• Accelerated teaching for late starters
    However, once we have got our new ringers to ringing Grandsire and Plain Bob, and having put all the hard work in, we wouldn’t want to see the more able ones travel and join another band in order to learn to ring even more advanced methods. That can’t be sustainable, especially if those bands haven’t put the hard work in. It will just reinforce a two-tier system or downward spiral which towers cannot escape from. I don’t mind the new ringers taking opportunities to progress, by ringing with others in the District or Guild, but they also need to remain members of the local band in order to help the others on the lower rungs of the ladder. That way the band as a whole will progress further.

    Nor does my local band wish to see our practices over-run by learners from other towers, especially when we may have to invest time in re-teaching some of them to handle, or some of the other basic skills needed to ring simple methods successfully. We support the neighbouring practices where the bands are at the call-changes/kaleidoscope stage, as they have an important role to play in teaching the foundation skills well.
    Roger Booth
    In several of the areas I have rung in, you need to band-hop a number of times to get the teaching and support you need at each step in the learning journey. Clusters would seem to me to be one solution. You retain the benefit of your effort within the (larger) group but the ringer receives the opportunities they need. It also gives you the structure to be able to nudge people to where they're most needed (e.g., getting a critical mass of ringers for more advanced ringing, teaching handling etc.) without them needing to get in with a new group. You also get more control over the quality of handling etc. Clusters come with their own problems but I don't believe many parts of the country actually have the resources to develop all or even nearly all tower bands into bands which can teach and sustain competency in basic methods.

    There needs to be far more emphasis on developing bands, and less on individual advancement. Far more leadership training will help.Roger Booth
    This presupposes that there are enough people with the requisite skills to support the improvement. Whilst in some bands, that talent is already there and just needs a catalyst, in others you would need to attract such people, who are likely to already be going to multiple PNs, and so you'd quite possibly be poaching them from other towers.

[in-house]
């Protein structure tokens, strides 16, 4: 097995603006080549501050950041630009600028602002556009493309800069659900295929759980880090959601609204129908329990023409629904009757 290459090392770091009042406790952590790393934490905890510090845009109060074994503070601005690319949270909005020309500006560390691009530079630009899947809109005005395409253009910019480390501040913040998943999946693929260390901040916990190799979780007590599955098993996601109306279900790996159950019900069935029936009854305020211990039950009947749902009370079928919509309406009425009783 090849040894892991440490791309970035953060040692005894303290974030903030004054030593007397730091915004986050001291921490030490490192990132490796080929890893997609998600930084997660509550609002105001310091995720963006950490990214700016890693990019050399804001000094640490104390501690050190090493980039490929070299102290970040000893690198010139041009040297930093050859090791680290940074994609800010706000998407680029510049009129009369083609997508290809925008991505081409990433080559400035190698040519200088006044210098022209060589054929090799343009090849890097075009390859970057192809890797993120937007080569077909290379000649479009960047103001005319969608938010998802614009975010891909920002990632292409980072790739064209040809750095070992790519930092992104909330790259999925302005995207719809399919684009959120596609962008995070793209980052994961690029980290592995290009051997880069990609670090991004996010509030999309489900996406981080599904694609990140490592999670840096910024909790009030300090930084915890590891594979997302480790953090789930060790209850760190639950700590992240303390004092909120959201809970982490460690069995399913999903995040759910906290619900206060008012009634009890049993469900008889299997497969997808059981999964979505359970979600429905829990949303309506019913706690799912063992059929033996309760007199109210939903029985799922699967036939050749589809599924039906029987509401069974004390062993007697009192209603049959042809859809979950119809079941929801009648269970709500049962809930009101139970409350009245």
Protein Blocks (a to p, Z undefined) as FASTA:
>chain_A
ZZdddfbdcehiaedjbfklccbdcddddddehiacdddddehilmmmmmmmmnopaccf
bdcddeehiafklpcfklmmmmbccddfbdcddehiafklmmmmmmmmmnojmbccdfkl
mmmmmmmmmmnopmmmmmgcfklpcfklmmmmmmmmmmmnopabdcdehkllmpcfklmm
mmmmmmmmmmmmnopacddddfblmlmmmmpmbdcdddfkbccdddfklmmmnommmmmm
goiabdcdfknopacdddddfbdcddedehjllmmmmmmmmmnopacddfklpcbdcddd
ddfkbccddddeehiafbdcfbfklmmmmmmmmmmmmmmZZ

I suppose what I am saying is that if a group cannot provide the opportunities needed for progression, then people who are minded to progress will go elsewhere. If the group is lucky, the ringer will stick around to help out at the lower level, but obviously that falls apart if they have to move tower multiple times or move away from the area. Worse still, those who want to progress but can't take advantages of the opportunities elsewhere (due to transport, conflict with PN, different atmosphere in the other band, etc.) will get stuck at the level of the band, potentially sapping their enthusiasm and certainly wasting their potential.

    If you look at the ringers who have progressed to the mid and higher levels of ringing in the last couple of decades, I'm sure you'll find that most of them have acted in their self-interest a few times to keep their progression going.

    There needs to be a proper pipeline, I don't see much signs of one at the moment.John de Overa
    I'd be interested to know what form this might take. It's difficult for me more towards the lower levels than the higher levels to visualise such a thing!

    ↪Tristan Lockheart You mentioned going to the pub afterwards after talking about transport. For Londoners (and probably other cities too) talking public transport may be a fag, but at least you can have a drink and get home. Outside London such public transport as there is often ceases early and of course if you've driven to a practice then having a pint or two afterwards is obviously out of the question.J Martin Rushton
    It’s more for the social side of things and band bonding than alcohol consumption (many post-PN pub trips have plenty of Cokes as well as beers), but I take your point. As someone who doesn't drive, I have to be very careful about where I choose to live and I'm very limited in where I can regularly ring too. Outside of the main metropolitan areas, there are few places where I could live and maintain my current lifestyle, both in ringing or more broadly.
  • Accelerated teaching for late starters
    Not surprisingly, it sounds like London has a decent pool of method ringers. The ringing in the towers in my vicinity is mostly CCs & PH on 6 with occasional Plain Minor methods, but that requires ringers from several towers. Anything beyond that requires significant travelling, so you need to be motivated to keep moving on.John de Overa

    I think the issue is that your fairly extreme situation still has parallels with the situation in London (although perhaps not to the same extent); here, we have fairly large parts of outer London which are fairly thin ringing territory. There are some towers which provide opportunities, but they are easily 45 minutes or more away by public transport (and of course, more ringers in London are without cars). There are plenty of opportunities in Central London and many in the inner suburbs too, but again you have to travel. I think, as Lucy suggested further up the thread, that older learners (as with younger learners) need to be encouraged to engage with other bands in their local areas from an early stage. This would mean that they are more likely to be open to attending the most suitable practice for their need rather than limiting themselves only to their local band (of course, the hope is that they in time attend multiple practices and in time share the benefit of their skills and experience). Looking to the future, a culture of travel will need to be normalised if ringing is to remain sustainable; we will not necessarily benefit from the same number of towers and bands given church closures and the decline in the number of ringers. We ideally want our ringers to travel further if they are no longer able to ring at their current tower for whatever reason rather than stop ringing altogether.